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Efficient Method of Moments (EMM) is used to fit the standard stochastic volatility model and various extensions to several daily financial time series. EMM matches to the score of a model determined by data analysis called the score generator. Discrepancies reveal characteristics of data that stochastic volatility models cannot approximate. The two score generators employed here are "Semiparametric ARCH" and "Nonlinear Nonparametric". With the first, the standard model is rejected, although some extensions are accepted. With the second, all versions are rejected. The extensions required for an adequate fit are so elaborate that nonparametric specifications are probably more convenient. Corresponding author: George Tauchen, Duke University, Department of Economics, Social Science Building, Box 90097, Durham NC 277080097 USA, phone 19196601812, FAX 19196848974, email get@tauchen.econ.duke.edu. 0 1 Introduction The stochastic volatility model has been proposed as a descripti...
Term Structure of Interest Rates with Regime Shifts
 Journal of Finance
, 2002
"... We develop a term structure model where the short interest rate and the market price of risks are subject to discrete regime shifts. Empirical evidence from efficient method of moments estimation provides considerable support for the regime shifts model. Standard models, which include affine specifi ..."
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Cited by 76 (1 self)
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We develop a term structure model where the short interest rate and the market price of risks are subject to discrete regime shifts. Empirical evidence from efficient method of moments estimation provides considerable support for the regime shifts model. Standard models, which include affine specifications with up to three factors, are sharply rejected in the data. Our diagnostics show that only the regime shifts model can account for the welldocumented violations of the expectations hypothesis, the observed conditional volatility, and the conditional correlation across yields. We find that regimes are intimately related to business cycles. MANY PAPERS DOCUMENT THAT THE UNIVARIATE short interest rate process can be reasonably well modeled in the time series as a regime switching process ~see Hamilton ~1988!, Garcia and Perron ~1996!!. In addition to this statistical evidence, there are economic reasons as well to believe that regime shifts are important to understanding the behavior of the entire yield curve. For example, business cycle expansion and contraction “regimes ” potentially
Using Daily Range Data to Calibrate Volatility Diffusions and Extract the Forward Integrated Variance
, 1999
"... A common model for security price dynamics is the continuous time stochastic volatility model. For this model, Hull and White (1987) show that the price of a derivative claim is the conditional expectation of the BlackScholes price with the forward integrated variance replacing the BlackScholes va ..."
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Cited by 64 (3 self)
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A common model for security price dynamics is the continuous time stochastic volatility model. For this model, Hull and White (1987) show that the price of a derivative claim is the conditional expectation of the BlackScholes price with the forward integrated variance replacing the BlackScholes variance. Implementing the Hull and White characterization requires both estimates of the price dynamics and the conditional distribution of the forward integrated variance given observed variables. Using daily data on closetoclose price movement and the daily range, we find that standard models do not fit the data very well and a more general three factor model does better, as it mimics the longmemory feature of financial volatility. We develop techniques for estimating the conditional distribution of the forward integrated variance given observed variables. 1 Introduction This paper has two objectives: The first is to extend and implement methods for estimating diffusion models of secu...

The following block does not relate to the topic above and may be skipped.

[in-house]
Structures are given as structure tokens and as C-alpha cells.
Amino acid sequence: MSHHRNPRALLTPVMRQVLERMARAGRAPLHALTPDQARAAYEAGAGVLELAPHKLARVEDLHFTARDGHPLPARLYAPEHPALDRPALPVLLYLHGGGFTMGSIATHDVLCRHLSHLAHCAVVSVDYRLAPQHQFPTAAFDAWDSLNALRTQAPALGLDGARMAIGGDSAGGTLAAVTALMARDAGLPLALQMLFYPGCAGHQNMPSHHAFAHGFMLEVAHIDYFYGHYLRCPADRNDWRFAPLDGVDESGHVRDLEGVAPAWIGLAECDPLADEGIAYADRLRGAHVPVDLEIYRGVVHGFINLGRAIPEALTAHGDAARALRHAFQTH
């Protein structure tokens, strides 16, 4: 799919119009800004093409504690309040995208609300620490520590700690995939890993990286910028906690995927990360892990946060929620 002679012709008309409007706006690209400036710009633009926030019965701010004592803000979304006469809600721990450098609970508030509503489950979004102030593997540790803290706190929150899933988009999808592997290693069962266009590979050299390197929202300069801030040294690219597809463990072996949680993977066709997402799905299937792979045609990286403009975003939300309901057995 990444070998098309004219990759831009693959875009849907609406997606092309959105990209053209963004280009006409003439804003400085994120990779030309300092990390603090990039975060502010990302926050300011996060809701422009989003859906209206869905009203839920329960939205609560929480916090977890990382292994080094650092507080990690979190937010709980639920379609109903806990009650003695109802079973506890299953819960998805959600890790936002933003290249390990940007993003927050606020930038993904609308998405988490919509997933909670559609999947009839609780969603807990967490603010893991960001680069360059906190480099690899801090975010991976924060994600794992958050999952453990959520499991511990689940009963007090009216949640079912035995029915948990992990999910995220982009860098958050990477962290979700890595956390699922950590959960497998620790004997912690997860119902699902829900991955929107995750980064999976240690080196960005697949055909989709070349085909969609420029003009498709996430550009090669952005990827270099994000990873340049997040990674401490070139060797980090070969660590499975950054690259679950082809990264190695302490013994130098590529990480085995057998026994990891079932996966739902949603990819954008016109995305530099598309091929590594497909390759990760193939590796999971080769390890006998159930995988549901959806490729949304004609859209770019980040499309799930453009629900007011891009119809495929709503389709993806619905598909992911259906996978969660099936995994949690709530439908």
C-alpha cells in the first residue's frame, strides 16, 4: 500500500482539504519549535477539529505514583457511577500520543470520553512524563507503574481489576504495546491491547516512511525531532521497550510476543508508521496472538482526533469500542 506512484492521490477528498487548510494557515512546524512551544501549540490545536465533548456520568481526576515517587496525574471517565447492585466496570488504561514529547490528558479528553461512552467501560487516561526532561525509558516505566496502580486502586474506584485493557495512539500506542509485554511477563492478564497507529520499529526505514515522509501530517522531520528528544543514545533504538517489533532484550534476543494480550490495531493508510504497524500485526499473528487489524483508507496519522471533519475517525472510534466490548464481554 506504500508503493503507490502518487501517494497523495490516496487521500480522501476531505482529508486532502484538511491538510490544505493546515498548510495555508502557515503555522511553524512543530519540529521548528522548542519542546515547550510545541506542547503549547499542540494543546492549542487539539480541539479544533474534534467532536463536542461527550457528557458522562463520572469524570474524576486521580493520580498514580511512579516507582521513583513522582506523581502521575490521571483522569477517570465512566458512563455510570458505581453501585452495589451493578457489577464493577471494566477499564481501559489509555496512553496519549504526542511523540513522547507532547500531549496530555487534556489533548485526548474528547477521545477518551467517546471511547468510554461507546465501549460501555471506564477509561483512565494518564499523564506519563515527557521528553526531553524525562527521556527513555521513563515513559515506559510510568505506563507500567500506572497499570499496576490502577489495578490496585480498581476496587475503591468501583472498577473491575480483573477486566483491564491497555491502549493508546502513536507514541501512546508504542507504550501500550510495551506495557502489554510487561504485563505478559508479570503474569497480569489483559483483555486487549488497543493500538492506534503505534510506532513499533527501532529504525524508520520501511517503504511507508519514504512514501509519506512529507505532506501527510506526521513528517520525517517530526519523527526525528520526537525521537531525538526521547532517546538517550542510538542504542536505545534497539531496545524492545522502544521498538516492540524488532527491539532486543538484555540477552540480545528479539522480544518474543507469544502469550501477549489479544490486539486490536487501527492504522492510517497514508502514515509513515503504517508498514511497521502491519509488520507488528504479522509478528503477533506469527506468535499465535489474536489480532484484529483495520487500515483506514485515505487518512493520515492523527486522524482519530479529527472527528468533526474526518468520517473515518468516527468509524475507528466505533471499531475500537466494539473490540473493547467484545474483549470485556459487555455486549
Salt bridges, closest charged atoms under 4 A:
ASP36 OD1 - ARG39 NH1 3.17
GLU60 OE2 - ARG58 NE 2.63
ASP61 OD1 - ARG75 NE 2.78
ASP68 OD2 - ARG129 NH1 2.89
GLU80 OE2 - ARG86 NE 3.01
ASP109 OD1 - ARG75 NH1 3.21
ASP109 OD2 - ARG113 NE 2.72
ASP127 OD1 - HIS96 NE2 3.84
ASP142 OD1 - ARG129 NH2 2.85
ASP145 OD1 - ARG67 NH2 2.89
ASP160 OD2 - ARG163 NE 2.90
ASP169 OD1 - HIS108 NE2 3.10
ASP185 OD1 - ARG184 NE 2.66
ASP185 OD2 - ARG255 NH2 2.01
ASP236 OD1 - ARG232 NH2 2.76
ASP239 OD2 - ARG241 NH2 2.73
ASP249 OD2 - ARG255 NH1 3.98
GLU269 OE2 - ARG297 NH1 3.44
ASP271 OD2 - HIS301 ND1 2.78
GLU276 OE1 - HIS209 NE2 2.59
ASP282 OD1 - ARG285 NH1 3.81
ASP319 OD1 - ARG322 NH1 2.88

Finding Chaos in Noisy Systems
, 1991
"... In the past twenty years there has been much interest in the physical and biological sciences in nonlinear dynamical systems that appear to have random, unpredictable behavior. One important parameter of a dynamic system is the dominant Lyapunov exponent (LE). When the behavior of the system is comp ..."
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Cited by 49 (1 self)
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In the past twenty years there has been much interest in the physical and biological sciences in nonlinear dynamical systems that appear to have random, unpredictable behavior. One important parameter of a dynamic system is the dominant Lyapunov exponent (LE). When the behavior of the system is compared for two similar initial conditions, this exponent is related to the rate at which the subsequent trajectories diverge. A bounded system with a positive LE is one operational definition of chaotic behavior. Most methods for determining the LE have assumed thousands of observations generated from carefully controlled physical experiments. Less attention has been given to estimating the LE for biological and economic systems that are subjected to random perturbations and observed over a limited amount of time. Using nonparametric regression techniques (Neural Networks and Thin Plate Splines) it is possible to consistently estimate the LE. The properties of these methods have been studied using simulated data and are applied to a biological time series: marten fur returns for the Hudson Bay Company (18201900). Based on a nonparametric analysis there is little evidence for lowdimensional chaos in these data. Although these methods appear to work well for systems perturbed by small amounts of noise, finding chaos in a system with a significant stochastic component may be difficult.
SNP: A program for nonparametric time series analysis. Version 8.7
, 1997
"... This program is free software; you can redistribute it and/or modify it under the terms of the GNU General Public License as published by the Free Software Foundation; either version 2 of the License, or (at your option) any later version. This program is distributed in the hope that it will be usef ..."
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Cited by 37 (5 self)
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This program is free software; you can redistribute it and/or modify it under the terms of the GNU General Public License as published by the Free Software Foundation; either version 2 of the License, or (at your option) any later version. This program is distributed in the hope that it will be useful, but WITHOUT ANY WARRANTY; without even the implied warranty of MERCHANTABILITY or FITNESS FOR A PARTICULAR PURPOSE. See the GNU General Public License for more details. You should have received a copy of the GNU General Public License along with this program;